If you have the chance to go to a restaurant in France, don’t pass up on the opportunity. While a dinner party at a friend’s house can be a lot of fun, a French restaurant and dining culture is a special experience. Here’s what you should expect, and how you’re expected to behave in a French restaurant.

French Restaurant Opening Hours

French opening times are much different than in the US. Restaurants aren’t open 24/7. In fact, they actually have quite short opening windows. They’re often closed on Sundays and Mondays, restaurants are second only to churches in their sacrosanct character. Because of the somewhat unpredictable nature of their operating hours and high potential to reach customer capacity, it is important to check their hours and to make reservations. 

How to Behave in a French Restaurant

The dining experience in France comes with its own set of rules and visitors are expected to know them out of courtesy. It’s better to know the basic rules of French dining, as it’s an important part of French food culture. Use these rules as guidance when you’re eating out in France:

  1. Wait for “Bon appétit!”: The meal doesn’t begin until the host announces “Bon appétit!” to which the guests are expected to respond with the same phrase. The same happens with wine. You can take the first sip once the host and you exchanged a toast.
  2. Eat with cutlery: Use your knife, fork, and spoon to eat your food. It’s a very important part of French etiquette. If you have a lot of cutlery in front of you, just start with the knife and fork on the outside, and work your way closer to your plate. Your waiter will take away unnecessary cutlery when the time comes.
  3. Never point with your knife: If you’re eating and talking at the same time, make sure you don’t wave your hand and knife around as you’re gesturing. It’s very rude to point your knife at someone.
  4. Bread with your hands: The only acceptable food you can eat with your hands at the dinner table is bread. But, don’t wipe your plate with it. 
  5. Eat all your food: The French view leftover food as wasteful. Make sure you finish your entire meal if you can.
  6. Don’t get drunk: Wine is served throughout the meal, but make sure you don’t have too much. This wine is for the taste, not for the alcohol. 

French restaurant and dining experience

Michelin Stars

Michelin Stars are the highest award a restaurant could achieve. And coincidentally, it’s also a French concept. While there are plenty of restaurants across the globe that won this distinction, France still has the most three Michelin Star restaurants in all of Europe. It’s almost leading globally, but it’s currently tied with Japan at 27 three-star Michelin restaurants.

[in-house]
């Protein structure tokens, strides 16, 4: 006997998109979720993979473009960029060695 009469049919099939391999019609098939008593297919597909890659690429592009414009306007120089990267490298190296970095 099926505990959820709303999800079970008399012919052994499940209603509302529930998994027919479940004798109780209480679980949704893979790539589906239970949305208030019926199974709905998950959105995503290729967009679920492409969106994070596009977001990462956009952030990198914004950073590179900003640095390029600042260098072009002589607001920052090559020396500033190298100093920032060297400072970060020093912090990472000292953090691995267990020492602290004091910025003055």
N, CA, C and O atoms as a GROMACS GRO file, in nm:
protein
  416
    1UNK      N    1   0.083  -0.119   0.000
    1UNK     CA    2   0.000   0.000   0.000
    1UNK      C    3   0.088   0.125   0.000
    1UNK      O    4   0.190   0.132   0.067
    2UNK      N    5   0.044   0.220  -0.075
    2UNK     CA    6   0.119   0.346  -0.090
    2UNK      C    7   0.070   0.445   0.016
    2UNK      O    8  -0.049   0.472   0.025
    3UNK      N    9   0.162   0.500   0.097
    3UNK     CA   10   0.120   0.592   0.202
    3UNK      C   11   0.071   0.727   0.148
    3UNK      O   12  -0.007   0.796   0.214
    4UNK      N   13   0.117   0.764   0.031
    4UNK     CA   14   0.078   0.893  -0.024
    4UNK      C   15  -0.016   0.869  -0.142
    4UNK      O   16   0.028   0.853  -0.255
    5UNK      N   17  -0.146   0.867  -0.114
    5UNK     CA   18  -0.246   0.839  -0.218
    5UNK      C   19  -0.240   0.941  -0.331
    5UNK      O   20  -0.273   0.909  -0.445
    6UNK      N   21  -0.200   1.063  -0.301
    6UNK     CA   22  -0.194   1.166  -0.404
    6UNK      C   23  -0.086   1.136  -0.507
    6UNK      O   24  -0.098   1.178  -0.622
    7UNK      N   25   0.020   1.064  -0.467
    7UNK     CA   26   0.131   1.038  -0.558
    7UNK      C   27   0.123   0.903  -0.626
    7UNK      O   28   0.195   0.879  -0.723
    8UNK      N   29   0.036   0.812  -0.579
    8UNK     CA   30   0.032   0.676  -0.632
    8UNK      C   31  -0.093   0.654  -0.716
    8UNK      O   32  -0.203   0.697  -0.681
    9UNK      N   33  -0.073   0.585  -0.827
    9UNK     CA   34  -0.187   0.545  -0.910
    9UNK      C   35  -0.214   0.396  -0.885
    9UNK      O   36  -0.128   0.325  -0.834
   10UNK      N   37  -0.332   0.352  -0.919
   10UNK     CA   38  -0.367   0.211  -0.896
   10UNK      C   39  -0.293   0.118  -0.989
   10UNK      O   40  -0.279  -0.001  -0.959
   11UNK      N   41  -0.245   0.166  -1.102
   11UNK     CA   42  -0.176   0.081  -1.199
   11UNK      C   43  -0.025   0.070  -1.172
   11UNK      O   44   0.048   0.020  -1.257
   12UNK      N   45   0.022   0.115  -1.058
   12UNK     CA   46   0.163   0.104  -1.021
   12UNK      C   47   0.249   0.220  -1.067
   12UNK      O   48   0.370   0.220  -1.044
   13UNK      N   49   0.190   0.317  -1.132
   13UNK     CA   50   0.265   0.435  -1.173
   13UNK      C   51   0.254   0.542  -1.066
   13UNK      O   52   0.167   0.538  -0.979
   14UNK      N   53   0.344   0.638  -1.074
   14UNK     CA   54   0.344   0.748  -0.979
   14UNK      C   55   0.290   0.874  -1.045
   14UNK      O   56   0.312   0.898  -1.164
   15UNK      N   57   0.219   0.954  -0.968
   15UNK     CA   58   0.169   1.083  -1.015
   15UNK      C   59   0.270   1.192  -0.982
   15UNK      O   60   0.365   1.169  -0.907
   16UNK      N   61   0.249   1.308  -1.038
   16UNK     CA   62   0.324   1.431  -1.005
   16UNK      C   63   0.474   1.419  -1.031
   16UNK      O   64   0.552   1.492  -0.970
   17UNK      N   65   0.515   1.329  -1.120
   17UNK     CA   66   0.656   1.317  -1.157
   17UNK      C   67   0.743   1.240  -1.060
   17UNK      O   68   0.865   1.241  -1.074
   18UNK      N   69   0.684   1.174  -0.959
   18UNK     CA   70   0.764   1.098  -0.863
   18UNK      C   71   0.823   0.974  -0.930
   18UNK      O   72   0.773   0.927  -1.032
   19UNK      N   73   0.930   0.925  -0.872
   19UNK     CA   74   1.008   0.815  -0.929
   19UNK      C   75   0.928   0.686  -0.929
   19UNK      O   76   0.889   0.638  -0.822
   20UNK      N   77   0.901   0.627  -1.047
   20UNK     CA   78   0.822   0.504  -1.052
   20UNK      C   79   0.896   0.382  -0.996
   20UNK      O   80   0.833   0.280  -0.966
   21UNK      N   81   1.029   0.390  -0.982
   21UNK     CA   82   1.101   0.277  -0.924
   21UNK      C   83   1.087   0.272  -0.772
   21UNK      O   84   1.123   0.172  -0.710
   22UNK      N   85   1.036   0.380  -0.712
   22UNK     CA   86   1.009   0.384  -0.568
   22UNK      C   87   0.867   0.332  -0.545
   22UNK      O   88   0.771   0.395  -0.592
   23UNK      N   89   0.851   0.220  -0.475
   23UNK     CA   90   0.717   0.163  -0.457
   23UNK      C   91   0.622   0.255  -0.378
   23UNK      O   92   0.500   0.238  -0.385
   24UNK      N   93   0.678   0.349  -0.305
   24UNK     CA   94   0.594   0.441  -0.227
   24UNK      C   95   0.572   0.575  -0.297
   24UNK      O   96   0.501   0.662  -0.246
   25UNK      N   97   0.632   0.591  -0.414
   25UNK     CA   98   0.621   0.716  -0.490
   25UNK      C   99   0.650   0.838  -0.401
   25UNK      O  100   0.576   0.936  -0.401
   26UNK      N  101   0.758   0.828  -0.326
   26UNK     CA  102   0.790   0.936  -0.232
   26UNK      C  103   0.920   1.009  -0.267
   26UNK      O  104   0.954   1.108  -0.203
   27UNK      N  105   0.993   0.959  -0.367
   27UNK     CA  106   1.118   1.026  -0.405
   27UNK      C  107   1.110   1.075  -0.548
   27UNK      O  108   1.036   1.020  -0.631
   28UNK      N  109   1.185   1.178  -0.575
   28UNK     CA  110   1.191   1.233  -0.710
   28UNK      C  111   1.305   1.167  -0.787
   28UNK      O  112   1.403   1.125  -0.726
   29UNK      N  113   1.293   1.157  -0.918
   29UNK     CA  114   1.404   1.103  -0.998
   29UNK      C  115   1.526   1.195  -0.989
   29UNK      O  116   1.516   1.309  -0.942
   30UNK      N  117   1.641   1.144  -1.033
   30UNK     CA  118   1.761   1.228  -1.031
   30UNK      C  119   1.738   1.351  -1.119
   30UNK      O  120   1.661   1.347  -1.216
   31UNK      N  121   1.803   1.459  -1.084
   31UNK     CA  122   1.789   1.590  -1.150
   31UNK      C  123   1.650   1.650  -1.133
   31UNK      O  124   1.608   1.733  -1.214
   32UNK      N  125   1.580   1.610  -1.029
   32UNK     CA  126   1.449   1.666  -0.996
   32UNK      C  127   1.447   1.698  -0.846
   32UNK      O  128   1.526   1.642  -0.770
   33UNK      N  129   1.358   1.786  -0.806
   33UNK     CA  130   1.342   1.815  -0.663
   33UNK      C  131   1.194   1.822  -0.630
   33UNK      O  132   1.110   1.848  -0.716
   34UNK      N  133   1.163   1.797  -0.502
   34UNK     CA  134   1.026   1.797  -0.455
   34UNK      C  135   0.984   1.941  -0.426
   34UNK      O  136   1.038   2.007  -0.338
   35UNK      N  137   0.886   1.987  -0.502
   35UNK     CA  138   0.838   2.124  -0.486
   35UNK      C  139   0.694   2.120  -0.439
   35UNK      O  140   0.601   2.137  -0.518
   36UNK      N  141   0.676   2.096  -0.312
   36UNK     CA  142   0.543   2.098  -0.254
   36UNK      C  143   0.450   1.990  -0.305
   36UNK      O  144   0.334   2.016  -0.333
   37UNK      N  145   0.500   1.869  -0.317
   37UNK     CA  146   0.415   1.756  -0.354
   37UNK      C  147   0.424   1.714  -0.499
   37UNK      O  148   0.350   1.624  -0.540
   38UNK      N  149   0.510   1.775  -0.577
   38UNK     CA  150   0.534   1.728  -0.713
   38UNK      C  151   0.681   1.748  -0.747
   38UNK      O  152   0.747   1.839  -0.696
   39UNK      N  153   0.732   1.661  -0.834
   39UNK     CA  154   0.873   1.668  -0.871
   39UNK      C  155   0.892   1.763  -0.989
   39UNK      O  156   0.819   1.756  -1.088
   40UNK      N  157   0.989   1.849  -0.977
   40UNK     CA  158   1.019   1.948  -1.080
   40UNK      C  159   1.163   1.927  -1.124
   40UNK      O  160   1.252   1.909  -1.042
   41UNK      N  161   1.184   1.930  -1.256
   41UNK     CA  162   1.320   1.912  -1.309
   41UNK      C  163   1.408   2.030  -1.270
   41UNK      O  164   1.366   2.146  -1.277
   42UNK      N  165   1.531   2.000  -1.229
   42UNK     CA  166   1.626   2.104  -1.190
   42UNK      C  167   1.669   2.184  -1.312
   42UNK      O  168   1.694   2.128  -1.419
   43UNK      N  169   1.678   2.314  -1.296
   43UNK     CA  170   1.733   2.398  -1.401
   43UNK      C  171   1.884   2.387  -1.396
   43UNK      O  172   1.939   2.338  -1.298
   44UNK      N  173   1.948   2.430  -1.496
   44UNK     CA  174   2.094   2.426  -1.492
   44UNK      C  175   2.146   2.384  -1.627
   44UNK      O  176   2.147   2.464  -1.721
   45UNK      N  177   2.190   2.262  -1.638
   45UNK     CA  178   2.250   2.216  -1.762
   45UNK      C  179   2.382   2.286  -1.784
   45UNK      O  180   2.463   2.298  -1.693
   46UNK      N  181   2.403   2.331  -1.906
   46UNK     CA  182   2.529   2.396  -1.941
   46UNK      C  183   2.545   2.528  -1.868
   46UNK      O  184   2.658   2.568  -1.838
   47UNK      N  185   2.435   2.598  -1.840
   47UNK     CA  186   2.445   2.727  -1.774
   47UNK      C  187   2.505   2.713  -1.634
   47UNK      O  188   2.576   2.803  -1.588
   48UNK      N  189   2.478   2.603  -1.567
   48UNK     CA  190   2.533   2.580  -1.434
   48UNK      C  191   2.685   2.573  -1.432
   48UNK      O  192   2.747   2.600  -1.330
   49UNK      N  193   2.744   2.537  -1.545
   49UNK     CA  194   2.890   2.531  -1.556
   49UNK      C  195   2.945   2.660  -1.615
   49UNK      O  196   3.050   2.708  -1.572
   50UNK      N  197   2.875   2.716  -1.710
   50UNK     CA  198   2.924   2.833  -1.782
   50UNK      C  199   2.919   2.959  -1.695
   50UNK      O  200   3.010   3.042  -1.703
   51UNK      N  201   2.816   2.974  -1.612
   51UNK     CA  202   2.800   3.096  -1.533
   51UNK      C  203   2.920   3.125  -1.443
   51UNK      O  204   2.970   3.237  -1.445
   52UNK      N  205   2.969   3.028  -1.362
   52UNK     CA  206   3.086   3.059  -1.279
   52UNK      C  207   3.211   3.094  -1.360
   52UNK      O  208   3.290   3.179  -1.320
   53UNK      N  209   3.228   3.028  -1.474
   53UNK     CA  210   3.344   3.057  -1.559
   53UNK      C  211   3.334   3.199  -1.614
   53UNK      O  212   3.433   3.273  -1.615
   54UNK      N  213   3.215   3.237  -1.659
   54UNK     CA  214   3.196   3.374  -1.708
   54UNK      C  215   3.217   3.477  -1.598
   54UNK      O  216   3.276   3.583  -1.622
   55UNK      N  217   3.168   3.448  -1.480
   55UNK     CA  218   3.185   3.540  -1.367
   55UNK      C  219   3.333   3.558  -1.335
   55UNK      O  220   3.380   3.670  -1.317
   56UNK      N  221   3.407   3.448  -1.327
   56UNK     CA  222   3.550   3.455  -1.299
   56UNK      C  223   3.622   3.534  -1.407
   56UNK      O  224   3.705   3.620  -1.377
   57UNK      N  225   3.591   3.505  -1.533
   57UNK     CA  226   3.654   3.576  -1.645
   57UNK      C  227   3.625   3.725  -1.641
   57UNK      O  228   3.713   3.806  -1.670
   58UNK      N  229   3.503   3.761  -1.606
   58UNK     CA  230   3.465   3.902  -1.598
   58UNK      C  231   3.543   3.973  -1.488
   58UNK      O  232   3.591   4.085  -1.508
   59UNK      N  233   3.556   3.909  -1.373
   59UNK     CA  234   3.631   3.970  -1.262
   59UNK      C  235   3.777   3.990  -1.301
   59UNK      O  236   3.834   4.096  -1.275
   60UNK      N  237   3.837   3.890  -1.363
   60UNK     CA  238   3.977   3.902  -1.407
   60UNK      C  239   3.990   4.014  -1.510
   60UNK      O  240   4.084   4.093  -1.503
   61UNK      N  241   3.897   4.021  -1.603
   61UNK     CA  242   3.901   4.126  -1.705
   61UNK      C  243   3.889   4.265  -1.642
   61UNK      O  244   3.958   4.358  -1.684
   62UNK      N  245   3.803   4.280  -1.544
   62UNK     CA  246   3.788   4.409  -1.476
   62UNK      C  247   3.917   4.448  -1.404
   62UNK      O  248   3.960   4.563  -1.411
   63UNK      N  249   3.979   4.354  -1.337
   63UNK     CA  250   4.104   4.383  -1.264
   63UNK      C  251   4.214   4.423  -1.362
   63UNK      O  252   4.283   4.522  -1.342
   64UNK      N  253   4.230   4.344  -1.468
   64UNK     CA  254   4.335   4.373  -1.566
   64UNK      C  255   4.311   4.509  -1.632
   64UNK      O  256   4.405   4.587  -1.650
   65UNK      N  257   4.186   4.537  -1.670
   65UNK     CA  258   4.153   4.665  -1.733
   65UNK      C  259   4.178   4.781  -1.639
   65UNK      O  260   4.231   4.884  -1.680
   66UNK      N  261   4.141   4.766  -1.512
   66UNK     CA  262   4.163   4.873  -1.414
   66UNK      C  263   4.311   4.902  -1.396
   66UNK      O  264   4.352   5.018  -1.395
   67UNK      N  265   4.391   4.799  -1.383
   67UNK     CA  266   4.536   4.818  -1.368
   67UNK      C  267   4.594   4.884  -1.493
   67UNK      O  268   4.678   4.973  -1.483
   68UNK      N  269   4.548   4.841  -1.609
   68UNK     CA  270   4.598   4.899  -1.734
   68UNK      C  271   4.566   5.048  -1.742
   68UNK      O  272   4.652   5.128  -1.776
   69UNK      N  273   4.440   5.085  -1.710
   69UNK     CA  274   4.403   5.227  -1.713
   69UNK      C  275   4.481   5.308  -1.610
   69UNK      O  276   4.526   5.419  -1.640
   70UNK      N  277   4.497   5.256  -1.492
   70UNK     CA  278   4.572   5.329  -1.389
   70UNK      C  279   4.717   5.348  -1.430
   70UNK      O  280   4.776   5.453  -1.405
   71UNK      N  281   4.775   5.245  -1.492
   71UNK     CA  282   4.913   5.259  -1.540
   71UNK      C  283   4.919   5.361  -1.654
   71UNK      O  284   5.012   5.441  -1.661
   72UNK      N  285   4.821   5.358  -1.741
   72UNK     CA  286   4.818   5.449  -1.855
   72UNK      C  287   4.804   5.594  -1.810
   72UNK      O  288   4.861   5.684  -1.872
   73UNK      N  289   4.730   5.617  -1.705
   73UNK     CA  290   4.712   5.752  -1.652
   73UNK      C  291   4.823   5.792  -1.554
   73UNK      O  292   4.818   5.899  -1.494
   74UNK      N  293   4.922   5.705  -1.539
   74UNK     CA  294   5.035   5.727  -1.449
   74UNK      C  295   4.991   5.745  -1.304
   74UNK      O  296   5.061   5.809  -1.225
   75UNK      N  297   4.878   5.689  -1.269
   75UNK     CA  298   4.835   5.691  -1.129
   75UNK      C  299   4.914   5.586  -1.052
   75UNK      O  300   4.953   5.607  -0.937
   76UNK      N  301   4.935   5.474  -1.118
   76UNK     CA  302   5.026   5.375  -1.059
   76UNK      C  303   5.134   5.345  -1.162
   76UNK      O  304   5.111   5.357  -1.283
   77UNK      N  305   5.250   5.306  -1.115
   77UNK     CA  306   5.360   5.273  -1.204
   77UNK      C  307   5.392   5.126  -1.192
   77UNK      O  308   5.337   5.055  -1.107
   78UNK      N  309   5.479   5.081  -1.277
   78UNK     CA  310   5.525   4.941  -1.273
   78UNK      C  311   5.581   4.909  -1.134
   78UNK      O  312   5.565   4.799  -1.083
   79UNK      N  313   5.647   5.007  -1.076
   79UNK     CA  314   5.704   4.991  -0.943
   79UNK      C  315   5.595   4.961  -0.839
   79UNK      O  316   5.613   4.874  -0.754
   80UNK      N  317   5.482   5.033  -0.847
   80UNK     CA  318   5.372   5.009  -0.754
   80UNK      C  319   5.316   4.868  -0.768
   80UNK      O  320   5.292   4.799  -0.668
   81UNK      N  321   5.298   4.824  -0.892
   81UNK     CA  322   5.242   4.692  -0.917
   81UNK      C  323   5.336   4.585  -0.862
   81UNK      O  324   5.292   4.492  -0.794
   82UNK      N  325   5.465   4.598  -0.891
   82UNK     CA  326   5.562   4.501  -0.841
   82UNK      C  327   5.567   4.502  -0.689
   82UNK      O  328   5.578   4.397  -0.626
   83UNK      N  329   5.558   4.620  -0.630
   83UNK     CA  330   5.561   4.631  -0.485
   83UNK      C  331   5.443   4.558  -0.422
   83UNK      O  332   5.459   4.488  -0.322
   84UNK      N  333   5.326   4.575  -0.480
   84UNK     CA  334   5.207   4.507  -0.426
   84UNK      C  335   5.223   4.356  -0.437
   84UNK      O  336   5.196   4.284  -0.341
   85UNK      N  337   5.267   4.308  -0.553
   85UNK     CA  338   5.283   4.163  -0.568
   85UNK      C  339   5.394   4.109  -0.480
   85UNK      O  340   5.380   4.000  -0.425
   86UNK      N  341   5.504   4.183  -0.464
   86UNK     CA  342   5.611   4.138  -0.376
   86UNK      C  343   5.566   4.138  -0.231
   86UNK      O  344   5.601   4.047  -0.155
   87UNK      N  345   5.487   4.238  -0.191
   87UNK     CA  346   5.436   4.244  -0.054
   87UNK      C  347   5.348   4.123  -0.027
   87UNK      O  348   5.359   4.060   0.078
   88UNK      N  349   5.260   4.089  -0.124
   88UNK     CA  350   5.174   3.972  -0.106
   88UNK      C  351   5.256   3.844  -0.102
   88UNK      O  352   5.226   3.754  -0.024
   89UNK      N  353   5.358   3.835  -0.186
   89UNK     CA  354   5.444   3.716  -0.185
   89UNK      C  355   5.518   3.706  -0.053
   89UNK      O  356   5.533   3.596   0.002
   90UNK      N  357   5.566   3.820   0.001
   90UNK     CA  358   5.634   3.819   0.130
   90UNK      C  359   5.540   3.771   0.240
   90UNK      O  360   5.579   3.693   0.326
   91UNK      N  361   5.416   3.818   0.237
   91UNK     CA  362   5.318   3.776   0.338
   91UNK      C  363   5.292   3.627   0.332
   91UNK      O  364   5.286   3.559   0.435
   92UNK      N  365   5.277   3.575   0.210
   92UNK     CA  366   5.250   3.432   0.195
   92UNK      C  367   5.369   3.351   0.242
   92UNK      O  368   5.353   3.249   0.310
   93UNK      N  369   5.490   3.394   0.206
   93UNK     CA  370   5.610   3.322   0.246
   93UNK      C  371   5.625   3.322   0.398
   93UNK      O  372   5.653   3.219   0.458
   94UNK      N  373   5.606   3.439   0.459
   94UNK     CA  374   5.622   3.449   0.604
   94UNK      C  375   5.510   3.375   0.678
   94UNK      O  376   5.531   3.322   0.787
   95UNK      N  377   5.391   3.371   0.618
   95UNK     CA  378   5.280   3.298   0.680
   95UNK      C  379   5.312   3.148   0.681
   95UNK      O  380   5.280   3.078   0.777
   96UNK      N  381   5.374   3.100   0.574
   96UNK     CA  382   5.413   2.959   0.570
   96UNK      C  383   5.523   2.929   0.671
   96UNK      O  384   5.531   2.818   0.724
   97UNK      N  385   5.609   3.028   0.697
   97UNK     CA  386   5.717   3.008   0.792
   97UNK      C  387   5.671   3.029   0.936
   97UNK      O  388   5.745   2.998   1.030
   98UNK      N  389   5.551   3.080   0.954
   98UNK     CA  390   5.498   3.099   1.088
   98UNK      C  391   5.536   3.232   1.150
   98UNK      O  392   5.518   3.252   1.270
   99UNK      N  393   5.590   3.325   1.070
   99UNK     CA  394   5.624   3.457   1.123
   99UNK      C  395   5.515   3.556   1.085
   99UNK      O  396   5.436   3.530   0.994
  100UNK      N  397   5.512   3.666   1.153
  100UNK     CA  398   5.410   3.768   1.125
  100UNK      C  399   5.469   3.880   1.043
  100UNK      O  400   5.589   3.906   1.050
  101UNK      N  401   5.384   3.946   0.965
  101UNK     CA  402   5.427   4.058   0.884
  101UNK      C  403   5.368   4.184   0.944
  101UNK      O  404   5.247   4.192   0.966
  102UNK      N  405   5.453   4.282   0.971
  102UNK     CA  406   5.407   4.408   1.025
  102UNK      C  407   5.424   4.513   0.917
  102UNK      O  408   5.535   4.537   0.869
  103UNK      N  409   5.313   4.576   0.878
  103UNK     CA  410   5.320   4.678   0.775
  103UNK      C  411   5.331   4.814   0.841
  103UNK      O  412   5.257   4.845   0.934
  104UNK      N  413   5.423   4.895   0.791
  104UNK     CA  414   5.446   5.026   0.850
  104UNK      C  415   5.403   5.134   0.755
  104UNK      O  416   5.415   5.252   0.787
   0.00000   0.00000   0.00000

Traditional French Dishes to Try

When you’re in France, you have to try the best of French cuisine. These dishes are traditionally French, and they’re a huge part of the food culture in France. While there are a lot of typical French dishes and traditional foods, there are way too many to list. These are some of the national favorites, but if you’re in a particular French region, make sure you try their specialties too.

Soupe à l’oignon

This onion soup is creamy and delicious. It’s often served with croutons and melted cheese.

French onion soup in French cuisine

Coq au vin

If you’re a fan of Julia Child, you have to try this dish. It’s chicken cooked with wine, mushrooms, bacon, and some more wine.

Boeuf bourguignon

French dishes in food culture don’t get any more traditional. It’s a thick beef stew cooked with vegetables and pure French love.

Chocolate soufflé

For the dessert lovers. This creamy chocolatey cold treat will be the perfect finish for your French dining experience.


You’ve probably heard of crepes, the French flat pancakes. These are very similar, but they’re salty. These galettes are filled with ham, cheese, and eggs.

The galette is a part of French food culture

Confit de canard

If you have a chance to try this dish, make sure you don’t miss it. This tasty duck is the epitome of traditional French cooking.

Learn French to Order Food in France

If you’re traveling to France, that’s a great motivation to pick up some useful French phrases. But, it’s even better to know French to order food. Live the life of authentic French people as you ask your waiter for your favorite French dish. And, this daydream can turn into a reality with OptiLingo.

OptiLingo is the app that can teach you French quickly. Giving you only the most essential French words and phrases, you’ll learn exactly how the locals speak. And, you can learn the best French vocabulary at your own pace, from anywhere in the world. To order food in French easily, download OptiLingo!